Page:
# Thread: Exponential Growth and Decay

1. ## Exponential Growth and Decay

I'm having some trouble with the following problems:

1) Radioactive decay problem: What percent of a present amount of radioactive radium (226Ra) will remain after 900 years? (Half-life: 1599 years)

2) Radioactive decay problem: Find the half-life of a radioactive material if after 1 year 99.57% of the initial amount remains.

3) In 1990, the population of Mexico was 89 million and growing at the rate of 1.8% per year. In 1990, the US population was 250 million and growing at the rate of .7% per year. If these rates continue, when will the 2 nations have the same population?

2. Originally Posted by cupcakelova87
I'm having some trouble with the following problems:
For radioactive decay we use the formula:

A(t) = A0*e^(-rt)

where A(t) is the amount left after time t, A0 is the intitial amount, r is the rate of decrease, t is the time

1) Radioactive decay problem: What percent of a present amount of radioactive radium (226Ra) will remain after 900 years? (Half-life: 1599 years)
r = ln2/t, where t is the half-life
=> r = ln2/1599 = 0.000433487

we want A(t) when t is 900, that is, we want A(900)

A(900) = A0 *e^(-0.000433487(900)) = A0(0.676963)

so A(900) = (0.676963)A0

so A(900) is 67.69% of A0. this is the percent remaining

2) Radioactive decay problem: Find the half-life of a radioactive material if after 1 year 99.57% of the initial amount remains.
assume we start with 1 unit of the radioactive substance, then after 1 year, 0.9957 units are left.

using A(t) = A0*e^(-rt)

we have A(1) = 0.9957 = 1*e(-r(1))
=> e^-r = 0.9957
=> ln(e^-r) = ln(0.9957)
=> -r = ln(0.9957)
=> r = - ln(0.9957)
=> r = 0.004309271

now t = ln2/r, where t is the half life
=> t = ln2/0.004309271
=> t = 160.8502 years

3. Originally Posted by cupcakelova87

3) In 1990, the population of Mexico was 89 million and growing at the rate of 1.8% per year. In 1990, the US population was 250 million and growing at the rate of .7% per year. If these rates continue, when will the 2 nations have the same population?
For exponential growth, we use the same formula for decay, but with one difference, the power of e is positive. that is, we use the formula:

P(t) = P0*e^(rt)

where P(t) is the population at time t, P0 is the initial population, r is the rate of growth, t is the time

now for mexico, we are given r = 0.018 and the initial population in 1990 is P0 = 89 million.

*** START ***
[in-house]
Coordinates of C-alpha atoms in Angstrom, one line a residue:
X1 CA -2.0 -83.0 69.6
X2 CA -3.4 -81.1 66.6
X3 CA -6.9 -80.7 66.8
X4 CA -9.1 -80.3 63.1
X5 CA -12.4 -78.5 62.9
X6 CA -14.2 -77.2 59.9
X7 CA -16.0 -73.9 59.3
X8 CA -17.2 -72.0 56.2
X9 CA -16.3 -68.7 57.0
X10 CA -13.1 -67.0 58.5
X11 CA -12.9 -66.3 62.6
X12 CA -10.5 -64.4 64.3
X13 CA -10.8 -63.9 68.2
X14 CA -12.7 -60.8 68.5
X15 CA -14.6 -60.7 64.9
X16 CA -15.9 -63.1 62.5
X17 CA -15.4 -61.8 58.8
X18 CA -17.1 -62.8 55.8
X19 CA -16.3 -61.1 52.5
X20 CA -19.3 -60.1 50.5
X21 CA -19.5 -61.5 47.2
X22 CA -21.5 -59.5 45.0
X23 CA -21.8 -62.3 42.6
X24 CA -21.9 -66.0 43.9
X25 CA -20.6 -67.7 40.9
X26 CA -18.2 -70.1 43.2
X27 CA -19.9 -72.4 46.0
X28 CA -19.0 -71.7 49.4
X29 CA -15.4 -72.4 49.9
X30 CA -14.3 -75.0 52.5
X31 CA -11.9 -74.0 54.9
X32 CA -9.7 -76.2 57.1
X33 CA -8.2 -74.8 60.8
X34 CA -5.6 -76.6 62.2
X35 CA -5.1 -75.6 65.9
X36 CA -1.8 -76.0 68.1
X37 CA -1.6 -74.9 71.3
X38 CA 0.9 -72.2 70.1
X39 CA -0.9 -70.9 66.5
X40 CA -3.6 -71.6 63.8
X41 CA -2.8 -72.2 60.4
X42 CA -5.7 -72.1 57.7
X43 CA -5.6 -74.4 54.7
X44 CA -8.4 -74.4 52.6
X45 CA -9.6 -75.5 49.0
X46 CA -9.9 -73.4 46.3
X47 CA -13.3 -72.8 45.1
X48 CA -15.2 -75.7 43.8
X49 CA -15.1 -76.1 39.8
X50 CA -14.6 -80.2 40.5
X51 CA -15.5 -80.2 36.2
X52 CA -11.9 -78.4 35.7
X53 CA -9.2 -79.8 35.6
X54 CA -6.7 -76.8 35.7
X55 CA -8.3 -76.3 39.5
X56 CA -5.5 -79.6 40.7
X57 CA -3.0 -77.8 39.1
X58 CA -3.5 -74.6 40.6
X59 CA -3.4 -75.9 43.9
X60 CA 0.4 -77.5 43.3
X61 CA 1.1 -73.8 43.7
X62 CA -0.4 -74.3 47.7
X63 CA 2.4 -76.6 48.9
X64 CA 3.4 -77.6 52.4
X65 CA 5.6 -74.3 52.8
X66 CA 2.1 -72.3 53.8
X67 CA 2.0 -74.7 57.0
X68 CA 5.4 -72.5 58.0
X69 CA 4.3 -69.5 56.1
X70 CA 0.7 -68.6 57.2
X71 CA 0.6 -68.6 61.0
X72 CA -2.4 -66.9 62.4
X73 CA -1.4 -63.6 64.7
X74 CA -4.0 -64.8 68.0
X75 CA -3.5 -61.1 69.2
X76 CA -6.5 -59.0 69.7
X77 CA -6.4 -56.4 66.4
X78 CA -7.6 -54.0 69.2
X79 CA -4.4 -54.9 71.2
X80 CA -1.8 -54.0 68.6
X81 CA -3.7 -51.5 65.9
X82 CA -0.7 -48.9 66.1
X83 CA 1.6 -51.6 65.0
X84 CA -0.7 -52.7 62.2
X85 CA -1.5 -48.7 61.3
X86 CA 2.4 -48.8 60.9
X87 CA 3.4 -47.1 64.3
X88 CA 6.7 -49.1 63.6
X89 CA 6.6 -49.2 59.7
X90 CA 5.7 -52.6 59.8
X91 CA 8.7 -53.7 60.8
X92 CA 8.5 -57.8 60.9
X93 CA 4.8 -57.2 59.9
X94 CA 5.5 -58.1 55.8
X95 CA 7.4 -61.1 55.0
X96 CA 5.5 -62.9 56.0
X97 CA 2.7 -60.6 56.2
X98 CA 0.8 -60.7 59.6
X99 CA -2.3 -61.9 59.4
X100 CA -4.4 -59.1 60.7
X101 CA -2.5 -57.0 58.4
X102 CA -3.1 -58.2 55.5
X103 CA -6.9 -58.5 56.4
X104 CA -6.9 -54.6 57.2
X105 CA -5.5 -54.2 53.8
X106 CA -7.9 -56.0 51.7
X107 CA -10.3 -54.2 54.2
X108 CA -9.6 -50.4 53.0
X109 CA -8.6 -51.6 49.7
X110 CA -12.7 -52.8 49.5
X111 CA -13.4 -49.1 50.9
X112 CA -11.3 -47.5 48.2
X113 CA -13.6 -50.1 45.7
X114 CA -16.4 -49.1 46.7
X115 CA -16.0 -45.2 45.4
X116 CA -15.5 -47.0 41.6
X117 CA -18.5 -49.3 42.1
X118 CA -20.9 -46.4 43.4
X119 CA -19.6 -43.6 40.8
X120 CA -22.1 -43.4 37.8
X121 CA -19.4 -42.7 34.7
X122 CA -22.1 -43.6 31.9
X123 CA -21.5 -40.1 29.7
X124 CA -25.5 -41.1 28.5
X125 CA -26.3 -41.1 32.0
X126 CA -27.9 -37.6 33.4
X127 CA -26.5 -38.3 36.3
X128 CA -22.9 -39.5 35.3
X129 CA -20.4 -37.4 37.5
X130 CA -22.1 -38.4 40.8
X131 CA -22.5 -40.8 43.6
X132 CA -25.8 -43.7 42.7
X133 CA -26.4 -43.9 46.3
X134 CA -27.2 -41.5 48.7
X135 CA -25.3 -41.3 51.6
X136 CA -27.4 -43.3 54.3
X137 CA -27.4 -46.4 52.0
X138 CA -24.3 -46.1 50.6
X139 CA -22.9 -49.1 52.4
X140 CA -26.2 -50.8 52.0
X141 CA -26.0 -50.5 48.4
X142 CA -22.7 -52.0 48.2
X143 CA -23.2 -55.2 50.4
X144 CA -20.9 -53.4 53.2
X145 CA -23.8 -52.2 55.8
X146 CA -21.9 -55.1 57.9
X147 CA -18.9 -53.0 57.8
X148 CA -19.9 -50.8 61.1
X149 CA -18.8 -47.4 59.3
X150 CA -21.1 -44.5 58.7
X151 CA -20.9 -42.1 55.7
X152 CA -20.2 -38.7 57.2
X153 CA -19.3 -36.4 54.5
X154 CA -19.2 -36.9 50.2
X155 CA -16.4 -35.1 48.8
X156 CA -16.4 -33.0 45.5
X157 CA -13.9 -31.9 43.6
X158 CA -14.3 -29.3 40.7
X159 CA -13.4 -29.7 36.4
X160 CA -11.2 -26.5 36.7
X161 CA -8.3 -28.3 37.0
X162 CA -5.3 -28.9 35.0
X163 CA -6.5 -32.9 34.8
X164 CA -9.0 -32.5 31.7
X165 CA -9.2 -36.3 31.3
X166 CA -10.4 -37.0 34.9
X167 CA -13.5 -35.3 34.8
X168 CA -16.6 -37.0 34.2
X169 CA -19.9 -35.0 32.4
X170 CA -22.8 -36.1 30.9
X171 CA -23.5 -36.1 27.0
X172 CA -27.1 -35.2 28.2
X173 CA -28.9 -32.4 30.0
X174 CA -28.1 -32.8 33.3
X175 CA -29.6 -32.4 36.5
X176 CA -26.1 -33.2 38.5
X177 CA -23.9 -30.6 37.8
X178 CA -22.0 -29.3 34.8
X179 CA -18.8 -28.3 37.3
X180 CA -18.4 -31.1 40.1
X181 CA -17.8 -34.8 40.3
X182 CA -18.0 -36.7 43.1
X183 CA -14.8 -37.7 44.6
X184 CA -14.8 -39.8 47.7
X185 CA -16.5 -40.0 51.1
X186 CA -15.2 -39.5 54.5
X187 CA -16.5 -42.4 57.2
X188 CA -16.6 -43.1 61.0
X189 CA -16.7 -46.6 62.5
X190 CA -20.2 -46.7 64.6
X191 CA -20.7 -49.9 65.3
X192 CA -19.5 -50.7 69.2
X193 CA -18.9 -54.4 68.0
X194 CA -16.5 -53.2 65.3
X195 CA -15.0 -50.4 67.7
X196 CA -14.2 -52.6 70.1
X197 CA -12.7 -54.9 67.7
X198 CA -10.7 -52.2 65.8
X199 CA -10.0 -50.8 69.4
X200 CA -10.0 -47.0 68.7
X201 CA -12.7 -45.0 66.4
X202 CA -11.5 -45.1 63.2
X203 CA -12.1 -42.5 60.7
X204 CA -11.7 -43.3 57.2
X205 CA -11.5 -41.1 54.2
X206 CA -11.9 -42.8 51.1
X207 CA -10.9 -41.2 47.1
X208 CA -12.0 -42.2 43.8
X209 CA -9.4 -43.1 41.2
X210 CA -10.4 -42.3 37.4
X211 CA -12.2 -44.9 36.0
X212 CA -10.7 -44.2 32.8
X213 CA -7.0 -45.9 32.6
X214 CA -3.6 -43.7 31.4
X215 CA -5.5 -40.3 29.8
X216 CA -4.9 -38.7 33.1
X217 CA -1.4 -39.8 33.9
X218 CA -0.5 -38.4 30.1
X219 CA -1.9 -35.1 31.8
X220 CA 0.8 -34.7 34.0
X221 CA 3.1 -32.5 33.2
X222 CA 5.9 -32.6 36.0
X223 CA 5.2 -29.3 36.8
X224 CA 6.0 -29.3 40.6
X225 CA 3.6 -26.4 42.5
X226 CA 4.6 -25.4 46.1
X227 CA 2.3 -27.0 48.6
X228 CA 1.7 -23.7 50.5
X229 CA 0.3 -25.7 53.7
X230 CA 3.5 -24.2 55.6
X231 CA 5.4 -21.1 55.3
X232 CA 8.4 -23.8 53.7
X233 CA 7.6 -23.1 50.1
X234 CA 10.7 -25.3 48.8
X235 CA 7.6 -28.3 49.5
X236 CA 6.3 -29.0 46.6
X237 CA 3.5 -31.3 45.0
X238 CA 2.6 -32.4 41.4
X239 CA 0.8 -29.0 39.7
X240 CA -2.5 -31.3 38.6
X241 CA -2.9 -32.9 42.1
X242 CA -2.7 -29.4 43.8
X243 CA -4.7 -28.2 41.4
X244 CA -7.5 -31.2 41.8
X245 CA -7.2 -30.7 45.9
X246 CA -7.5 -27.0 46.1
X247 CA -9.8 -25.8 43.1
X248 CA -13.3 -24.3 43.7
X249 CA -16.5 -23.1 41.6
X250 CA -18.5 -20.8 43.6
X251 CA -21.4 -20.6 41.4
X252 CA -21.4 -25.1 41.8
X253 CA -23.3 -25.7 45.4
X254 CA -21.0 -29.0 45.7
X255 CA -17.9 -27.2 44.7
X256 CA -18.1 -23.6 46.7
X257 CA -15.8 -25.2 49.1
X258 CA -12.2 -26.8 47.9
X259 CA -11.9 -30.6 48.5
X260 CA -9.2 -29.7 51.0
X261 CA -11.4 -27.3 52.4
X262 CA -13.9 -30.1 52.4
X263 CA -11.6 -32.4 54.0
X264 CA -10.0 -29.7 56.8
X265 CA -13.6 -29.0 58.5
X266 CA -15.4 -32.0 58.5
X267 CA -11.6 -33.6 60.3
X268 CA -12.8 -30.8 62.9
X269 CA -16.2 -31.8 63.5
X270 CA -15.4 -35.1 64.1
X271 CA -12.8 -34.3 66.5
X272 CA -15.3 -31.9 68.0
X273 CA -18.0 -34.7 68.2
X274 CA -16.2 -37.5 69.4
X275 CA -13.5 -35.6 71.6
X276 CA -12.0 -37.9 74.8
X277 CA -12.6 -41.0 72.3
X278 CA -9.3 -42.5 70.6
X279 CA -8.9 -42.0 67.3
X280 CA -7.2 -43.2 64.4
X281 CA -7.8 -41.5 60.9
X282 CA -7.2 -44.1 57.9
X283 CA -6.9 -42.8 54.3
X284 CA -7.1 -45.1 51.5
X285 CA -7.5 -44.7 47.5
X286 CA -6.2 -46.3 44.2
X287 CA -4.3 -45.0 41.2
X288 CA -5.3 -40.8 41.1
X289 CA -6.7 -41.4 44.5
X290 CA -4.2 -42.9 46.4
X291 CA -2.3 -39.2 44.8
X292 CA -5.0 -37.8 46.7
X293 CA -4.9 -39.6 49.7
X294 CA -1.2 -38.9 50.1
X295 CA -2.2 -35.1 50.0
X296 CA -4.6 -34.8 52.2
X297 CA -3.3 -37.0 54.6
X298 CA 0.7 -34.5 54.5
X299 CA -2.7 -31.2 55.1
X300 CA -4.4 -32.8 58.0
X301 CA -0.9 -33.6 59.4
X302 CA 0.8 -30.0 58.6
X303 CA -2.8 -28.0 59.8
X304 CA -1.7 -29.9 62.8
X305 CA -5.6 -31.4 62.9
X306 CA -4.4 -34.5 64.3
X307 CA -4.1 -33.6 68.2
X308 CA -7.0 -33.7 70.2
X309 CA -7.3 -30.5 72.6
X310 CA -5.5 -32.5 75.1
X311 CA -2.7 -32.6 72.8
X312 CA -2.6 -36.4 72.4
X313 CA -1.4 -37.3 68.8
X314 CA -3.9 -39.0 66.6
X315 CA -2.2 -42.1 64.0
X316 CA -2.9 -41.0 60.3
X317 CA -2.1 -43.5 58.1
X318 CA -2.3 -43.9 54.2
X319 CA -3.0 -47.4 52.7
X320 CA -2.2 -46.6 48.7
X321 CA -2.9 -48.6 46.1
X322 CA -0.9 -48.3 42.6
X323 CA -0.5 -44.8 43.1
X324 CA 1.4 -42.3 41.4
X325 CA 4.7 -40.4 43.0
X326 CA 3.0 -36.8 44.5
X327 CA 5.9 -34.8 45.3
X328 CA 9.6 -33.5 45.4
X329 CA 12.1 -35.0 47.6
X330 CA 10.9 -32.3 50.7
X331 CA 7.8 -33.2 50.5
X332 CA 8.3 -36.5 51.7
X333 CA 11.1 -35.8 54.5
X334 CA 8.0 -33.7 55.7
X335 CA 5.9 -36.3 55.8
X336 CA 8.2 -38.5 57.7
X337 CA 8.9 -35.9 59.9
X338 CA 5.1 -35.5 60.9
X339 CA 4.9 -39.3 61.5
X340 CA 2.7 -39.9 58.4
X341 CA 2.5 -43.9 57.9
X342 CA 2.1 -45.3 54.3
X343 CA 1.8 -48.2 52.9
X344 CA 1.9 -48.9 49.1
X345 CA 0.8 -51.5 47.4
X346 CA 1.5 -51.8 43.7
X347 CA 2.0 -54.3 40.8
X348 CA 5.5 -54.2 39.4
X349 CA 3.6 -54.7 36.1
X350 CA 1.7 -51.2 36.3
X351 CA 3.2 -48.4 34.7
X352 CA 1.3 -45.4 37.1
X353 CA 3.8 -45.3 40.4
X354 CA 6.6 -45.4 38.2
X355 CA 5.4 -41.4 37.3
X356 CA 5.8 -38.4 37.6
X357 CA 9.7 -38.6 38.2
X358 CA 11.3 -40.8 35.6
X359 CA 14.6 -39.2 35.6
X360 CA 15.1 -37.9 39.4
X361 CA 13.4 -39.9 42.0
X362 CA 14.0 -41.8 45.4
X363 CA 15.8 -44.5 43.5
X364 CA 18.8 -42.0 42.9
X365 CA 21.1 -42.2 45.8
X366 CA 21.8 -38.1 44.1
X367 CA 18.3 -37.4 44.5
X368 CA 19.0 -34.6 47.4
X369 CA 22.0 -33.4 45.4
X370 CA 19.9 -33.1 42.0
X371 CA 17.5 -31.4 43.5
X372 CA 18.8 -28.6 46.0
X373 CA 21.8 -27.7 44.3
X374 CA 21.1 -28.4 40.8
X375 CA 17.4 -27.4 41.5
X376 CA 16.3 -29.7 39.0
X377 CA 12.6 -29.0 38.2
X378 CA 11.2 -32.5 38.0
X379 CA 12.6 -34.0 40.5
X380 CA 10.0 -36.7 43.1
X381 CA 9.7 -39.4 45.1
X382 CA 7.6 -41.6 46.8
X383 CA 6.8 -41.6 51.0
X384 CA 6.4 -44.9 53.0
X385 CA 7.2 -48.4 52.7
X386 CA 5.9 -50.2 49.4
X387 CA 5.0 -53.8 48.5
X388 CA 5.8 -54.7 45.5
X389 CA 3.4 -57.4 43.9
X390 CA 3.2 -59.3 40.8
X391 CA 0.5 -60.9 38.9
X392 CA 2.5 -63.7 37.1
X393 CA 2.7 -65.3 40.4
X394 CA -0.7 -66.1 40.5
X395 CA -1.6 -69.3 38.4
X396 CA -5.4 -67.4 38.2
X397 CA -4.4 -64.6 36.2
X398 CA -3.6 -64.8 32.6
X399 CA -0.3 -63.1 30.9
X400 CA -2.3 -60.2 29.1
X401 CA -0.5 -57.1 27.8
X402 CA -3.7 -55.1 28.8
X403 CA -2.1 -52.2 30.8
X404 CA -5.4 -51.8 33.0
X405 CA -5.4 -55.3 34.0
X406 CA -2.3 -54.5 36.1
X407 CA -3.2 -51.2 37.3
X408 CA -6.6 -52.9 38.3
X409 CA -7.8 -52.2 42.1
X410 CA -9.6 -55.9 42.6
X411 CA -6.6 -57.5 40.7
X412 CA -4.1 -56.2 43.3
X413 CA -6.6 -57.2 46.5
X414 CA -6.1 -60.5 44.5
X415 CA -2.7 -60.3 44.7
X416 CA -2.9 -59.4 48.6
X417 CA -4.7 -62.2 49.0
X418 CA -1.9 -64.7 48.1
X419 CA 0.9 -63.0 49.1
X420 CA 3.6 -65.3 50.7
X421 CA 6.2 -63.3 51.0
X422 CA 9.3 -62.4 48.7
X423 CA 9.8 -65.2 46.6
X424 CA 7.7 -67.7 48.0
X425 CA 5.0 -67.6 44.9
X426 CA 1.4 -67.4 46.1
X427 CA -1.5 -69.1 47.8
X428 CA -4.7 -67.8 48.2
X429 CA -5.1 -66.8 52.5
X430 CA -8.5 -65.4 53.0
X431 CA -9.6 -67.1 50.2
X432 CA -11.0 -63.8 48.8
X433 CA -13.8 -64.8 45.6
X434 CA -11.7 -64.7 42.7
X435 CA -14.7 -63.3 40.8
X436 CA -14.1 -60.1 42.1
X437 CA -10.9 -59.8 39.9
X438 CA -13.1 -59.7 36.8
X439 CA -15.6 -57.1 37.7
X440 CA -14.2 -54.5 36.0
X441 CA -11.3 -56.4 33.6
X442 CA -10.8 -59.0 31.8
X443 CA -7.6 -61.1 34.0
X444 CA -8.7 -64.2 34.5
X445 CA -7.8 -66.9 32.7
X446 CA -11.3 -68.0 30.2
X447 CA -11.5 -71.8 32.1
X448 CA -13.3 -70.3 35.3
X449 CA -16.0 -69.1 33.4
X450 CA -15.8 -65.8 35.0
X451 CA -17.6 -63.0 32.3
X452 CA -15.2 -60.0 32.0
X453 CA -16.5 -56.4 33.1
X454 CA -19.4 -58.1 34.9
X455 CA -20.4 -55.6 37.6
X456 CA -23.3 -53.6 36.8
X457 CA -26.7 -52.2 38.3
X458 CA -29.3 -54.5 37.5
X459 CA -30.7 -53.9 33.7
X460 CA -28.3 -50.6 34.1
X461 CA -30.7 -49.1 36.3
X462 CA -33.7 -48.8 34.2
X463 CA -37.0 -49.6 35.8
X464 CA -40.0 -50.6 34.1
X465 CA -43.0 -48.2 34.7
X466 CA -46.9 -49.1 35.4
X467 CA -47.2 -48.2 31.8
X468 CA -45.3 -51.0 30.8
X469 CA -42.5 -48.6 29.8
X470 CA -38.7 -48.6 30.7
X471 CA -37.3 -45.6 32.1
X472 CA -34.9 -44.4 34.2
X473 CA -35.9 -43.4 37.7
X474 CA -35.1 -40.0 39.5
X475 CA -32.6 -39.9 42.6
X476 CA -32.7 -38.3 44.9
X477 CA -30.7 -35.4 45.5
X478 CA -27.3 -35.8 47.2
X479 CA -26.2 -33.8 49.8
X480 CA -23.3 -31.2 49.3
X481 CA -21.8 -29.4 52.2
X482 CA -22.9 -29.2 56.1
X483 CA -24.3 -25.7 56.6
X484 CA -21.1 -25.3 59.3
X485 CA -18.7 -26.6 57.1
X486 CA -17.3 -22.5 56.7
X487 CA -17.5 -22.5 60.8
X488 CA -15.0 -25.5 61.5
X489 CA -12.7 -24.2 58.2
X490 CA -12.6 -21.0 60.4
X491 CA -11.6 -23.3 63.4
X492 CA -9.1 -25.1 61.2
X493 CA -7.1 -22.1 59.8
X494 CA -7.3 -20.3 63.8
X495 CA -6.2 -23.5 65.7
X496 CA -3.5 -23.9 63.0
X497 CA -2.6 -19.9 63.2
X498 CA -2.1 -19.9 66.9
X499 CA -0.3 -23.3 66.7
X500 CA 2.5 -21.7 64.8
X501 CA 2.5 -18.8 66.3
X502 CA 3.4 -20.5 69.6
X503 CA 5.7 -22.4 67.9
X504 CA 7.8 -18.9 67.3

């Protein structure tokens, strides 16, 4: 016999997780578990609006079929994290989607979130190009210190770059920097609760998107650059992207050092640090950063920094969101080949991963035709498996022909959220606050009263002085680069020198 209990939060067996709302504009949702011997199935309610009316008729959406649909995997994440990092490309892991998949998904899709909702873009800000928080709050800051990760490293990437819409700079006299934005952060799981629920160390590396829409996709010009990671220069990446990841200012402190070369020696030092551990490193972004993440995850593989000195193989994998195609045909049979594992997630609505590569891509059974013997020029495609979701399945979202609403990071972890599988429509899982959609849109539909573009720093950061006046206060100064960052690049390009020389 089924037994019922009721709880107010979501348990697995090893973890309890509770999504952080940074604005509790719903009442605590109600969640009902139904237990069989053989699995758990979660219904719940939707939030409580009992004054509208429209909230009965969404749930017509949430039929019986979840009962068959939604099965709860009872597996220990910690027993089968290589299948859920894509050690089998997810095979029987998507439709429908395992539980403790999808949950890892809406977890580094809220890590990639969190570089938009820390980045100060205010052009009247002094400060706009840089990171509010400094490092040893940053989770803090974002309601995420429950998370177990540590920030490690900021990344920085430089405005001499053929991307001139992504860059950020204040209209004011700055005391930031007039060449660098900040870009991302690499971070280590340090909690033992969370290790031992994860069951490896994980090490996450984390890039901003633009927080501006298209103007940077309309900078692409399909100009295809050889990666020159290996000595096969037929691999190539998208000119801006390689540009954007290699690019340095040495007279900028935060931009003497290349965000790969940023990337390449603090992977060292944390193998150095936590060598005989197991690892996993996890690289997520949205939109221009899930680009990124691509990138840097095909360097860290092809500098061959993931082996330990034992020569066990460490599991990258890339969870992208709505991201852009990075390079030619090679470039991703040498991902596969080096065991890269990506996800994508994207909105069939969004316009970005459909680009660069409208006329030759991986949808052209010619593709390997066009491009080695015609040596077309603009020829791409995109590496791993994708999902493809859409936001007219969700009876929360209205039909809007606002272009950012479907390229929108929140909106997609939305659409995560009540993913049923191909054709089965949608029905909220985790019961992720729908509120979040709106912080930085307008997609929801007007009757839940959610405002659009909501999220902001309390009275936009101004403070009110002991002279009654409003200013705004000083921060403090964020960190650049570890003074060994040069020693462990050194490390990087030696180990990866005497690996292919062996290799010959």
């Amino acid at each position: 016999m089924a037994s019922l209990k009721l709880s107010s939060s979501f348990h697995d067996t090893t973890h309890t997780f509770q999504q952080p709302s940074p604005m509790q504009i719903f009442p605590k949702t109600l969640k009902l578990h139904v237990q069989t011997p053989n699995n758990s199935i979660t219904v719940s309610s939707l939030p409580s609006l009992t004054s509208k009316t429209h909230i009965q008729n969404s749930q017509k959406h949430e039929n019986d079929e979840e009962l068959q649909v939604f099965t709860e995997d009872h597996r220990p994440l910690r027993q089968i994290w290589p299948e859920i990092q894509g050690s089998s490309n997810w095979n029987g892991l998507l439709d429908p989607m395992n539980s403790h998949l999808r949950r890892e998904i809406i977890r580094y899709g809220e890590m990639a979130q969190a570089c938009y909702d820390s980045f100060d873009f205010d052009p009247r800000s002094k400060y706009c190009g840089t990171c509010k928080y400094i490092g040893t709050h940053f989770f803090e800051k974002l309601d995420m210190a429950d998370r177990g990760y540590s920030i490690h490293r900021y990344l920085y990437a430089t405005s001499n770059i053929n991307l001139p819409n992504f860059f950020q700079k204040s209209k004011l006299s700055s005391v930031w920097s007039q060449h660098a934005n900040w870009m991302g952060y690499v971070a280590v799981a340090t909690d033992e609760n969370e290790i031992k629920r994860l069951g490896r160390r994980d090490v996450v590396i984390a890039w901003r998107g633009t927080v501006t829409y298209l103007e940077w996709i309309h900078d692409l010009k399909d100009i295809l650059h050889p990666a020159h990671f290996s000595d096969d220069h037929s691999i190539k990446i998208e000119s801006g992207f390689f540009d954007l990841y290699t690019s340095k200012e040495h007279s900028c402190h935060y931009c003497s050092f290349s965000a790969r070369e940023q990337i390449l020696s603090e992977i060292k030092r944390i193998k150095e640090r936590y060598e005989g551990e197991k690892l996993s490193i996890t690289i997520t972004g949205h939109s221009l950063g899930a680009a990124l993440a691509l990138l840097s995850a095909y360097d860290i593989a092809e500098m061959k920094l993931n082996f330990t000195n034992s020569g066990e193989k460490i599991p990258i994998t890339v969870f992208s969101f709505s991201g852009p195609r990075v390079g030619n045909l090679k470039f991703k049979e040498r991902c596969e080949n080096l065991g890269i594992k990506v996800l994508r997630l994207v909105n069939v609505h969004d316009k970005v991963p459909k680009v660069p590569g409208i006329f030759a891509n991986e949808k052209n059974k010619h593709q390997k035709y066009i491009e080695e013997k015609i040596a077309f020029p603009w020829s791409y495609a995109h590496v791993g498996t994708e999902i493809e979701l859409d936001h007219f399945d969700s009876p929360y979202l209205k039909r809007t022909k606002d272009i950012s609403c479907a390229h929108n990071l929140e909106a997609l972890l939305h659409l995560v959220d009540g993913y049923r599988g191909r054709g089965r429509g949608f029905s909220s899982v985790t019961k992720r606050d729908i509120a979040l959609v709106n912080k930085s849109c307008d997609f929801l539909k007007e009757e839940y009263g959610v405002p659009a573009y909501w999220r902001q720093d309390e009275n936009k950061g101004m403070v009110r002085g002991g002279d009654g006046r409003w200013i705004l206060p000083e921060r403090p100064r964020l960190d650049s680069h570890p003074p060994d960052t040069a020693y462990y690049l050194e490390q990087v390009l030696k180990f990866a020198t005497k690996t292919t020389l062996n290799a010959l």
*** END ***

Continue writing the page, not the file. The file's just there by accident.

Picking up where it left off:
that is, for Mexico, P(t) = 89000000e^0.018t

now for the US, we are given r = 0.007 and the initial population in 1990 is 250 million
that is, for the US, P(t) = 250000000e^0.007t

when will they have the same population?
when 89000000e^0.018t = 250000000e^0.007t of course
now all we do is solve for t
=> e^0.018t = (250/89)e^0.007t ..........i divided both sides by 89 million
=> e^0.018t/e^0.007t = 250/89 ...........i divided both sides by e^0.007t
=> e^0.011t = 250/89 ........................when dividing the same base we subtract the powers. 0.018t - 0.007t = 0.011t

now we have an exponential equation. how do we solve this? we log both sides of course

=> lne^0.011t = ln(250/89)
=> 0.011t = ln(250/89)
=> t = ln(250/89)/0.011
=> t = 93.89 ~= 94 years

so the populations will be equal after about 94 years, that is in the year 2084

4. Thanks Jhevon! I have one more problem...

On the Richter scale, the magnitude R of an earthquake of intensity I is given by R=(ln I - ln Io)/ln 10
where Io is the minimum intensity used for comparison. Assume Io=1.
a) Find the intensity of the 1906 SF earthquake in which R=8.3.
b) Find the factor by which the intensity is increased when the value of R is doubled.
c) Find dR/dI.

5. Sorry, I never noticed this question 'till just now

Originally Posted by cupcakelova87
Thanks Jhevon! I have one more problem...

On the Richter scale, the magnitude R of an earthquake of intensity I is given by R=(ln I - ln Io)/ln 10
where Io is the minimum intensity used for comparison. Assume Io=1.
a) Find the intensity of the 1906 SF earthquake in which R=8.3.
If Io = 1, then ln(Io) = 0
So we have R = ln(I)/ln(10)

=> ln(I) = ln(10)R
=> I = e^(R*ln(10)) = e^ln(10^R) = 10^R
When R = 8.3
I = 10^8.3 ~= 1.995 x 10^8

b) Find the factor by which the intensity is increased when the value of R is doubled.
when R = 2*8.3 = 16.6
I = 10^16.6 ~= 3.981 x 10^16

so I increased by a factor of (3.981 x 10^16)/(1.995 x 10^8) ~= 1.995 x 10^8 ~= 2 x 10^8

so basically, I is squared when R is doubled

c) Find dR/dI.
R = ln(I)/ln(10)
=> dR/dI = (1/ln(10))*(1/I) = 1/ln(10)*I